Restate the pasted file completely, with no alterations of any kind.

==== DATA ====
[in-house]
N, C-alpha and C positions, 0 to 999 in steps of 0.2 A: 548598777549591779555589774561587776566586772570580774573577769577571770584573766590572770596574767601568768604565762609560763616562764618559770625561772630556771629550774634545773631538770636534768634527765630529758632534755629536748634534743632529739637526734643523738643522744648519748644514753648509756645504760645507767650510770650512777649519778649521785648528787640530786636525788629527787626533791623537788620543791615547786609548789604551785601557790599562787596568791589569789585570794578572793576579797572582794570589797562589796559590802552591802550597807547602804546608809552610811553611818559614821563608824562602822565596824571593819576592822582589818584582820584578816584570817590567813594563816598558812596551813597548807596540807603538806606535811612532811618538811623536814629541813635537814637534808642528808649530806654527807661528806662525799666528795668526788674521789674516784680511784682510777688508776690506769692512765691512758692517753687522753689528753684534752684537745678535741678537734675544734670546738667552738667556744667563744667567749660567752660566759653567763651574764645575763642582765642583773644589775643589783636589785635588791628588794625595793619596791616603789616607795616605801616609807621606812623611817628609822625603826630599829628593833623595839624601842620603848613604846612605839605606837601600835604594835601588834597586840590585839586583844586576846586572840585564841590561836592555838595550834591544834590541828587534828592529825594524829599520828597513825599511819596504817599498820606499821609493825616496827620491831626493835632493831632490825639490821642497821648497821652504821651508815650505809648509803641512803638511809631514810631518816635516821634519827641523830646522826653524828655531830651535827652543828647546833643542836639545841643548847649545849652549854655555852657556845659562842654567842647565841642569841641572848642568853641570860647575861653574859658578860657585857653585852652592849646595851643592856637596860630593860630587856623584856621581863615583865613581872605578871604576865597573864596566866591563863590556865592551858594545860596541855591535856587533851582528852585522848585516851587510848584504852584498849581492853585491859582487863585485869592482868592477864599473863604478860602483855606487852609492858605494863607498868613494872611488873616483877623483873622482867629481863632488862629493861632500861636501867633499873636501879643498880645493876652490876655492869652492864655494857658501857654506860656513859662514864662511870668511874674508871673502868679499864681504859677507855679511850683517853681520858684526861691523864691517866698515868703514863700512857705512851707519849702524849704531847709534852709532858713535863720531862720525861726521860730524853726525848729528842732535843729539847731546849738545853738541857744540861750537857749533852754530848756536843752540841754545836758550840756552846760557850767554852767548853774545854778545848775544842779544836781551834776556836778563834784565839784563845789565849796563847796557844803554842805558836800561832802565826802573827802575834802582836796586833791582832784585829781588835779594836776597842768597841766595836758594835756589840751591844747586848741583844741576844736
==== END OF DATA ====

[in-house]
N, C-alpha and C positions, 0 to 999 in steps of 0.2 A: 548598777549591779555589774561587776566586772570580774573577769577571770584573766590572770596574767601568768604565762609560763616562764618559770625561772630556771629550774634545773631538770636534768634527765630529758632534755629536748634534743632529739637526734643523738643522744648519748644514753648509756645504760645507767650510770650512777649519778649521785648528787640530786636525788629527787626533791623537788620543791615547786609548789604551785601557790599562787596568791589569789585570794578572793576579797572582794570589797562589796559590802552591802550597807547602804546608809552610811553611818559614821563608824562602822565596824571593819576592822582589818584582820584578816584570817590567813594563816598558812596551813597548807596540807603538806606535811612532811618538811623536814629541813635537814637534808642528808649530806654527807661528806662525799666528795668526788674521789674516784680511784682510777688508776690506769692512765691512758692517753687522753689528753684534752684537745678535741678537734675544734670546738667552738667556744667563744667567749660567752660566759653567763651574764645575763642582765642583773644589775643589783636589785635588791628588794625595793619596791616603789616607795616605801616609807621606812623611817628609822625603826630599829628593833623595839624601842620603848613604846612605839605606837601600835604594835601588834597586840590585839586583844586576846586572840585564841590561836592555838595550834591544834590541828587534828592529825594524829599520828597513825599511819596504817599498820606499821609493825616496827620491831626493835632493831632490825639490821642497821648497821652504821651508815650505809648509803641512803638511809631514810631518816635516821634519827641523830646522826653524828655531830651535827652543828647546833643542836639545841643548847649545849652549854655555852657556845659562842654567842647565841642569841641572848642568853641570860647575861653574859658578860657585857653585852652592849646595851643592856637596860630593860630587856623584856621581863615583865613581872605578871604576865597573864596566866591563863590556865592551858594545860596541855591535856587533851582528852585522848585516851587510848584504852584498849581492853585491859582487863585485869592482868592477864599473863604478860602483855606487852609492858605494863607498868613494872611488873616483877623483873622482867629481863632488862629493861632500861636501867633499873636501879643498880645493876652490876655492869652492864655494857658501857654506860656513859662514864662511870668511874674508871673502868679499864681504859677507855679511850683517853681520858684526861691523864691517866698515868703514863700512857705512851707519849702524849704531847709534852709532858713535863720531862720525861726521860730524853726525848729528842732535843729539847731546849738545853738541857744540861750537857749533852754530848756536843752540841754545836758550840756552846760557850767554852767548853774545854778545848775544842779544836781551834776556836778563834784565839784563845789565849796563847796557844803554842805558836800561832802565826802573827802575834802582836796586833791582832784585829781588835779594836776597842768597841766595836758594835756589840751591844747586848741583844741576844736